16 Penn University swimmers ask Ivy League to prevent Lia Thomas from competing

by Seth Udinski

Seth Udinski, FISM News


FISM News has followed the public saga surrounding transgender swimmer Lia Thomas. The latest update involves several of Thomas teammates on the Penn University swim team, where Thomas, a biological male, has had a record-setting season in women’s swimming.

Only days after 39 members of the team released a statement of public support for Thomas, 16 anonymous Penn female swimmers wrote a letter asking Penn University to not challenge the potential new policy in NCAA swimming that could bar Thomas from participating in the upcoming NCAA championships.

These young women argue that the clear advantage Thomas has as a biological male competing against women is unfair, and they are asking their school to let the league prevent Thomas from participating if the new policy passes.

Recent video circulated which shows how much Thomas has dominated her oponents:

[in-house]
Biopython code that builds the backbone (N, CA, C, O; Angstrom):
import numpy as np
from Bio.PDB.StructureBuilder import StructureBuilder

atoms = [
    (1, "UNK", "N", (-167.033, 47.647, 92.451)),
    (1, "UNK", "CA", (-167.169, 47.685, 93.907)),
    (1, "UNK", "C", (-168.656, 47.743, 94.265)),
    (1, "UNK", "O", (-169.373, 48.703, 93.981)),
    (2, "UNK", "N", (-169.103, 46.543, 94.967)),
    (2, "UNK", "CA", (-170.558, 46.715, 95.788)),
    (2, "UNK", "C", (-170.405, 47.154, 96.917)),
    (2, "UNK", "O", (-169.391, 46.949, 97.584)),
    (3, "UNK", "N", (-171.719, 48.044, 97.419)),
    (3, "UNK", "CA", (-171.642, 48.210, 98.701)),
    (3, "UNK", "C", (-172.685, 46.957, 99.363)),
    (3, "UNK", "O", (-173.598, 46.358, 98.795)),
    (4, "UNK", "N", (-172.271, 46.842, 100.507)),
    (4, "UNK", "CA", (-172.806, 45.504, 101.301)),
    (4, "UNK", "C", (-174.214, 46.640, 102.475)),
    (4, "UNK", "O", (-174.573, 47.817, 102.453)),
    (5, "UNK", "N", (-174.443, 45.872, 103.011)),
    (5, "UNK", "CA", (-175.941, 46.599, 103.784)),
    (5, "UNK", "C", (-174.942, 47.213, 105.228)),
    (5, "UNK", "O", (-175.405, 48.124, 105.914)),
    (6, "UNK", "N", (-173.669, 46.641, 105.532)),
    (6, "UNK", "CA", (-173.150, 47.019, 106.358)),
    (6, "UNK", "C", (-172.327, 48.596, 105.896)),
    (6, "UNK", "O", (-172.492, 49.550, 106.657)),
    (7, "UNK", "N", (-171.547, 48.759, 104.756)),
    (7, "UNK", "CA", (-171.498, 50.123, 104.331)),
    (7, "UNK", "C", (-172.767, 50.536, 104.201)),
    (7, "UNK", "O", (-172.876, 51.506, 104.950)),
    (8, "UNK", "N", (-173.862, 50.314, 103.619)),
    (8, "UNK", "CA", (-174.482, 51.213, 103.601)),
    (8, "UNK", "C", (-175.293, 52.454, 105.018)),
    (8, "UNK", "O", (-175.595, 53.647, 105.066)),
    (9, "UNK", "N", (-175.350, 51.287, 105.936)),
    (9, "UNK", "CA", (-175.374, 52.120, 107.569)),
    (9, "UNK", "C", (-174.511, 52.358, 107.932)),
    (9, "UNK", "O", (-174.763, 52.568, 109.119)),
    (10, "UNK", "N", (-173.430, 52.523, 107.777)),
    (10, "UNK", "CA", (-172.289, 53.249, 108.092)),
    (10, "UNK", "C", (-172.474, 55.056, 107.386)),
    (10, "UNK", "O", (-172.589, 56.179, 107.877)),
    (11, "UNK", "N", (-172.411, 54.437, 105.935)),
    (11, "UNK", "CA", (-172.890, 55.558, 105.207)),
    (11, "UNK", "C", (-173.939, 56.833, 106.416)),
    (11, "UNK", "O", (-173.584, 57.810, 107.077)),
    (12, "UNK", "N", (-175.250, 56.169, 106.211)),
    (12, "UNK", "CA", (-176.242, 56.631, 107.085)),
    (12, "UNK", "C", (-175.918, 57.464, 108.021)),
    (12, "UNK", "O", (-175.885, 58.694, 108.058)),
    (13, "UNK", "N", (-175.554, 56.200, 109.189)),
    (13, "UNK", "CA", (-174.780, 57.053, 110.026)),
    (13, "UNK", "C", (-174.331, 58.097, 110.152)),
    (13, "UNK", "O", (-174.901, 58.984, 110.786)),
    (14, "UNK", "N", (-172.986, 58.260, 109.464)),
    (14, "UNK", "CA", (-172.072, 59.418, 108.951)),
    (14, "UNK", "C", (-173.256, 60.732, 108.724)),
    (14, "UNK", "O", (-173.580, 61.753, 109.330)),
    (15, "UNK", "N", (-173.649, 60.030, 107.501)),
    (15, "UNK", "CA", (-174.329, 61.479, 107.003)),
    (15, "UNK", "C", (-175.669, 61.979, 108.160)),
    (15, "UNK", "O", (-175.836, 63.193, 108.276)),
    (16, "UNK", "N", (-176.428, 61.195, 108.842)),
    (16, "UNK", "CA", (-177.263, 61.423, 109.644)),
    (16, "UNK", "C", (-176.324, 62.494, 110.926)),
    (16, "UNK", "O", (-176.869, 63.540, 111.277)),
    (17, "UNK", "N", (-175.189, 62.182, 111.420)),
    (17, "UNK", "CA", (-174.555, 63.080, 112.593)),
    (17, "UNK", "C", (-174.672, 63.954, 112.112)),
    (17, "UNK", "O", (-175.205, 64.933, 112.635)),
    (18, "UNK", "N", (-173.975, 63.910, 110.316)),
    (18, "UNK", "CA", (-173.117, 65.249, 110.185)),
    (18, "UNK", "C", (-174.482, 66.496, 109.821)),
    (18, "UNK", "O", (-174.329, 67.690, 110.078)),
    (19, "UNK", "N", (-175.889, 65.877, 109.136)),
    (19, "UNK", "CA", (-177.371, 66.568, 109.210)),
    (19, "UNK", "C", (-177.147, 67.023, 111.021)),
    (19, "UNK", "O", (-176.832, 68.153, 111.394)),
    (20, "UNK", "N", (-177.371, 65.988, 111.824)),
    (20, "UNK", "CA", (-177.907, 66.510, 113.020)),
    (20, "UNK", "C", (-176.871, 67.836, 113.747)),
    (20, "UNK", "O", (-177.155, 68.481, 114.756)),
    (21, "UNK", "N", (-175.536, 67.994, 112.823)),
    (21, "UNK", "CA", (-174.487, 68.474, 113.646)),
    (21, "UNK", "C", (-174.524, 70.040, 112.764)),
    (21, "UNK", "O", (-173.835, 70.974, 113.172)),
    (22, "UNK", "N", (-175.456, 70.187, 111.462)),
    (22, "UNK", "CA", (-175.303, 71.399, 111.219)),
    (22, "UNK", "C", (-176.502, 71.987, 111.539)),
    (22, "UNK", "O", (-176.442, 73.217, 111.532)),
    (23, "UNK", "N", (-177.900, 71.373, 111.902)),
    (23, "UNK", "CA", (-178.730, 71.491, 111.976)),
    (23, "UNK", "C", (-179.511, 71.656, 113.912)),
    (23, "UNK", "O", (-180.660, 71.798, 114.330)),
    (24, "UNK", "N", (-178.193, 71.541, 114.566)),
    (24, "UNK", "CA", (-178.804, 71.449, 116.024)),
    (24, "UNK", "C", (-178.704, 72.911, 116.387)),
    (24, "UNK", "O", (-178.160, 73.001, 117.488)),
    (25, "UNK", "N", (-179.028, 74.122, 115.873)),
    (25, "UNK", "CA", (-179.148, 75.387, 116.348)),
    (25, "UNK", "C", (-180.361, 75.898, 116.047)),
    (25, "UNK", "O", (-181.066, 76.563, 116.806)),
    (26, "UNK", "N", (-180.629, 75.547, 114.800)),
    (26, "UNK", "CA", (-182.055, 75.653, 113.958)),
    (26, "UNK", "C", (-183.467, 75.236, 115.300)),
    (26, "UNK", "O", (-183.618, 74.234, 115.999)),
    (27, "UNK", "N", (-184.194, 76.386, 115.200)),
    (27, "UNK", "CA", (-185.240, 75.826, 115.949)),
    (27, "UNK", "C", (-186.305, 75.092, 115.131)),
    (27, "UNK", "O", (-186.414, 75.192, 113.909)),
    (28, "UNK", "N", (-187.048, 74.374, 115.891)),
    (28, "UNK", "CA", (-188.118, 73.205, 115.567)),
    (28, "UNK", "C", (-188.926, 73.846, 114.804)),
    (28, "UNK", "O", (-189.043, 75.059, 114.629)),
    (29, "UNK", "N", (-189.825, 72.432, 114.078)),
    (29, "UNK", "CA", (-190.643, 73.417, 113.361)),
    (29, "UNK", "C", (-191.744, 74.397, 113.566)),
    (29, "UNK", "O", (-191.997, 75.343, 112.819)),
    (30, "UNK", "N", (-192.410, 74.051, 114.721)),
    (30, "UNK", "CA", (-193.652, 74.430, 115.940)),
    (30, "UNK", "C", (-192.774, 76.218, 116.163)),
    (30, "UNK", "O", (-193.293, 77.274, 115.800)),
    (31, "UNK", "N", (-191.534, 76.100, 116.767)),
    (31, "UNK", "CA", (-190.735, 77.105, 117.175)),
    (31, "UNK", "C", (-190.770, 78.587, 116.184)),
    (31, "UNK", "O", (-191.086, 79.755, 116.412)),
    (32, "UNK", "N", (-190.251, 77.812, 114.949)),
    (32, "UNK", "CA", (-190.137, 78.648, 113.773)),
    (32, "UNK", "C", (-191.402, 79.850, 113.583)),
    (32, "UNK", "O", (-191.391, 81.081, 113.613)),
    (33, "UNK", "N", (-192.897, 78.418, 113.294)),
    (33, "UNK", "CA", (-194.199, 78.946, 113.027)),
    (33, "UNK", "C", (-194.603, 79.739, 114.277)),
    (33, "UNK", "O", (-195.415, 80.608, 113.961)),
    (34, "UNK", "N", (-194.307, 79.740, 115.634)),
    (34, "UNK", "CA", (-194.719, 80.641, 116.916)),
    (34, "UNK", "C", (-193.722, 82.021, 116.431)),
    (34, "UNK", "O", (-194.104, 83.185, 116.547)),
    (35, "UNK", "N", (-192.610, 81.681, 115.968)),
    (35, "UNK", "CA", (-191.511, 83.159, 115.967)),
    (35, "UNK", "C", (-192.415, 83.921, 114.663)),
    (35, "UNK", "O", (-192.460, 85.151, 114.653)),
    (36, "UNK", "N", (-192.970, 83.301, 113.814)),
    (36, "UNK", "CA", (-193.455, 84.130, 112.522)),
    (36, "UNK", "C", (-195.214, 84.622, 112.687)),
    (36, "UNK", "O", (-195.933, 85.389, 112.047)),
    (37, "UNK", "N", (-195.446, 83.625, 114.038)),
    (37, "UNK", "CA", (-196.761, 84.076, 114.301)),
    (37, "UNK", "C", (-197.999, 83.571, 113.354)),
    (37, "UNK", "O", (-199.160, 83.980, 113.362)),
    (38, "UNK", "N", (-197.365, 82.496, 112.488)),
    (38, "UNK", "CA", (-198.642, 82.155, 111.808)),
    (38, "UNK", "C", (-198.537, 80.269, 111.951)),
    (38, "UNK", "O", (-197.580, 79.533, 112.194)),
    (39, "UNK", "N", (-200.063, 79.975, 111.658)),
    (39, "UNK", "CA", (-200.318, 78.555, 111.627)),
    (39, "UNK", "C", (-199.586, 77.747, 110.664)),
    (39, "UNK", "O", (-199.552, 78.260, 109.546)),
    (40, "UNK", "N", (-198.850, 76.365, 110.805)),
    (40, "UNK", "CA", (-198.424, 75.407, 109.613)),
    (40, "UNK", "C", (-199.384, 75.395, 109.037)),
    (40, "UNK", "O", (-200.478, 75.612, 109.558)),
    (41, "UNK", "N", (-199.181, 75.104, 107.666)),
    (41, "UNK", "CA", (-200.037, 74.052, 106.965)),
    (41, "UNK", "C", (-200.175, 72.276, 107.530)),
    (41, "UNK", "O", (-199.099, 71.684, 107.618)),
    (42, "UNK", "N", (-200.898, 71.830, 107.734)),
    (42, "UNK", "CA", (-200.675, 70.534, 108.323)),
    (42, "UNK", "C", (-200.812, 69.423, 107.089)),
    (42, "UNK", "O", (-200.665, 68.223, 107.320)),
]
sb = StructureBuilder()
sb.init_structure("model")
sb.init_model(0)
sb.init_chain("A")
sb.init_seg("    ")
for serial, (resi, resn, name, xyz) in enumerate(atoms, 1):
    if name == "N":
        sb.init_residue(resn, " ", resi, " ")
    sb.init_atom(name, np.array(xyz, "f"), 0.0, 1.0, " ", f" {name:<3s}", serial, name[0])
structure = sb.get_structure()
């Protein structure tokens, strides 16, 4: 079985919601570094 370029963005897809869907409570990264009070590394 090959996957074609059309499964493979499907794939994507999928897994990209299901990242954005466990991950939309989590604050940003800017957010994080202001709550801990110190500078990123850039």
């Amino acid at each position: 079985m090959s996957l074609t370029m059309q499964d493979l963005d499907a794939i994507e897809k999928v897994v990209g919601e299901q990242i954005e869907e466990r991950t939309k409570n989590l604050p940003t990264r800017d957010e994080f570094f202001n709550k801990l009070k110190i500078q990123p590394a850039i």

The letter, which uses female pronouns to refer to Thomas, reads:

We fully support Lia Thomas in her decision to affirm her gender identity and to transition from a man to a woman. Lia has every right to live her life authentically. However, we also recognize that when it comes to sports competition, that the biology of sex is a separate issue from someone’s gender identity. Biologically, Lia holds an unfair advantage over competition in the women’s category, as evidenced by her rankings that have bounced from #462 as a male to #1 as a female. If she were to be eligible to compete against us, she could now break Penn, Ivy, and NCAA Women’s Swimming records; feats she could never have done as a male athlete…We, 16 members of the Penn Women’s Swimming Team and our family members, thank USA Swimming, for listening to our request to prioritize fairness for biological women in our elite competitions. We ask that Penn and the Ivy League support us as biological women, and not engage in legal action with the NCAA to challenge these new Athlete Inclusion Policies.

The letter does not reveal the identities of the players. Former Olympic swimmer Nancy Hogshead-Makar signed it on behalf of the players.